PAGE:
Like all of history’s great explorers, Ishmael to Shackleton, my sighters fanned out across our little corner of wilderness with nothing but a clipboard and a dream. In addition to squirrel data, volunteers were asked to write “stories” about each of their assigned hectares detailing both squirrel and human oddities observed during the search. I observed a squirrel looking on from the safe vantage point of a tree as a couple on a picnic blanket below argued about whose fault it was that their checking account had been hacked. One person noted that no people, but three squirrels were seemingly attracted by a busker’s bad rendition of Let It Be near Strawberry Fields. Another volunteer came back with a story of a man who interrupted his Tai Chi regimen to guide a squirrel up and down a stone arch like a tightrope walker, with nothing more than a Dorito as incentive.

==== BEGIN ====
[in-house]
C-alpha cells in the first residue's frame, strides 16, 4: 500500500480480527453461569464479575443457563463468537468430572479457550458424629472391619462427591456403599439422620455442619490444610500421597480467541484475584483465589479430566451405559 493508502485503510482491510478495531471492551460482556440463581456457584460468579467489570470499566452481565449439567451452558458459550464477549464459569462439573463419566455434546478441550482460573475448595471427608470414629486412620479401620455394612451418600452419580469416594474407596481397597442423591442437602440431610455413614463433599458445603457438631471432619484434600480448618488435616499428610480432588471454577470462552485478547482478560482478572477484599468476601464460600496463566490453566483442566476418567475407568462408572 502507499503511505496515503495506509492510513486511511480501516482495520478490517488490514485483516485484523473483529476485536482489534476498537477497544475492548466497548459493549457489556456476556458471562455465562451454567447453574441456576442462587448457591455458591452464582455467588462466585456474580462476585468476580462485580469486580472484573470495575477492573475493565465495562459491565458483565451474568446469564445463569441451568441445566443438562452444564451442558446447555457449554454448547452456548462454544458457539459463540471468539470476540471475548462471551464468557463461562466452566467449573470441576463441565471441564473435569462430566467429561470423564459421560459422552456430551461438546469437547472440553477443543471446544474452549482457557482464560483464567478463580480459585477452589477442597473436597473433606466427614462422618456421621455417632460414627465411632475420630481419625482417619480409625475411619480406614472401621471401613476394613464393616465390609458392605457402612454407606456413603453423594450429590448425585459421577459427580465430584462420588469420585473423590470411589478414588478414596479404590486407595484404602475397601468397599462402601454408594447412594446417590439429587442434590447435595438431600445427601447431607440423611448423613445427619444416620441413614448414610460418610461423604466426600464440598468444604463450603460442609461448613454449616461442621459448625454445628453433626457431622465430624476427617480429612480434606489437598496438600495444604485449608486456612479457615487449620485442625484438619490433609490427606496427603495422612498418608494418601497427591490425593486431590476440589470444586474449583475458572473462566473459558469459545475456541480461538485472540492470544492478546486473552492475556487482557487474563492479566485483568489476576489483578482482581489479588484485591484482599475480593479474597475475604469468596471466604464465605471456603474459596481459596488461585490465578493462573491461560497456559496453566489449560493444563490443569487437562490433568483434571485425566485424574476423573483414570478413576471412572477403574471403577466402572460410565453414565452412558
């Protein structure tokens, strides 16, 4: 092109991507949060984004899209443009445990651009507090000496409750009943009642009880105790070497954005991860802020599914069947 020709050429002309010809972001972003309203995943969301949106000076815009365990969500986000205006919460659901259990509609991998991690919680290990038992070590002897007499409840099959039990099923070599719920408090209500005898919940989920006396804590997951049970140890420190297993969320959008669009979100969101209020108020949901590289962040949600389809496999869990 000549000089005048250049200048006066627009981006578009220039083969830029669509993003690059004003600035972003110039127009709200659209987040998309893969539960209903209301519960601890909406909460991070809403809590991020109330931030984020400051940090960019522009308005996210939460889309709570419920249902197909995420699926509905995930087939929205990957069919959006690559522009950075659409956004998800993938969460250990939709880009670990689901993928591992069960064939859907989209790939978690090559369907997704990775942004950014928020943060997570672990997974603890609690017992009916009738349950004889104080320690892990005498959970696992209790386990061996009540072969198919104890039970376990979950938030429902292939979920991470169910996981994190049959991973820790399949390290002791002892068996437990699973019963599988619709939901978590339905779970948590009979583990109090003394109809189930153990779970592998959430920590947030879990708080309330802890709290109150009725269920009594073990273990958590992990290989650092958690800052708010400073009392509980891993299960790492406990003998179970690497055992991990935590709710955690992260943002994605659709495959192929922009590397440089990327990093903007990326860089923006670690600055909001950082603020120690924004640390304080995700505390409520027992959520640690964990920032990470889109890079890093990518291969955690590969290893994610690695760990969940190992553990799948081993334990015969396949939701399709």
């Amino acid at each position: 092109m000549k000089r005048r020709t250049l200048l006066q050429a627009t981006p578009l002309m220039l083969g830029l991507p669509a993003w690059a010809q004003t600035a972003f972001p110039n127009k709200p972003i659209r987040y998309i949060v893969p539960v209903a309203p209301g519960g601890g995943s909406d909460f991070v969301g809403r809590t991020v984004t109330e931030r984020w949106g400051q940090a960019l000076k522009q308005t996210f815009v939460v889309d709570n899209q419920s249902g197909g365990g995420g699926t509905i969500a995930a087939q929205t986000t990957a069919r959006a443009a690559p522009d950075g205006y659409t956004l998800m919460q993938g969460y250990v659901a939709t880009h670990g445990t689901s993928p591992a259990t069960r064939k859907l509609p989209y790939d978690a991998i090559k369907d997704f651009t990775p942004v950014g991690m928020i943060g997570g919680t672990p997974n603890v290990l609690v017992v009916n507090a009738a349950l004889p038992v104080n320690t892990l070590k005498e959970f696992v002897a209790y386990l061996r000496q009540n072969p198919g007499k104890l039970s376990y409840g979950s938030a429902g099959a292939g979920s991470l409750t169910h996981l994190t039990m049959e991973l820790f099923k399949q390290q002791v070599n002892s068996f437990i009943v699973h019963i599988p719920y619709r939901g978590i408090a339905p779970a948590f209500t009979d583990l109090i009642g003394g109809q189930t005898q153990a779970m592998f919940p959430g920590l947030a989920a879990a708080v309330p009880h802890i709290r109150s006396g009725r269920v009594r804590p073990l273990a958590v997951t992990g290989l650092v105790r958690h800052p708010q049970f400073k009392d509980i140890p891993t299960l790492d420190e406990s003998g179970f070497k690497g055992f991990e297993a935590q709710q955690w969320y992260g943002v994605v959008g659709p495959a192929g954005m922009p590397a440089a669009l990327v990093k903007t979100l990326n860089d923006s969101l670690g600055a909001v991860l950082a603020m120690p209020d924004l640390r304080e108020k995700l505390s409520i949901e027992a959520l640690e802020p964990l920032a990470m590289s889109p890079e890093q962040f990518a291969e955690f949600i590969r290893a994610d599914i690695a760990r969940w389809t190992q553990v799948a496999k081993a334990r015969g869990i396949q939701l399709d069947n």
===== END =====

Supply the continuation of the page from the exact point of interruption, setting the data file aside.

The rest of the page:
There are many forms of meditation offered to us in our contemporary lives. But no app, no smart speaker, no Gwyneth-approved guru can offer the quality of experience of the Squirrel Census. We were forced to put down our phones and focus on a heretofore ignored and underappreciated creature. We mined the recesses of our psyches and retaught ourselves how to use paper maps. We were exposed to parts of a beloved park we’d never seen, and to people we’d never before met. We managed to find areas of wilderness and patches of sky still unobscured by the many cold, stark high-rises forever being thrust into the sky at the hands of developers. We were reminded that squirrels are surprisingly beautiful if you’re looking at them properly.
There is much cause for anxiety and concern in our world today. But it took participating in the Central Park Squirrel Census to drive home the truth that hundreds of curious, smart people are hiding in plain sight all around us in this city. I believe that’s enough to keep us going –– and that maybe we should all get together and count squirrels more often.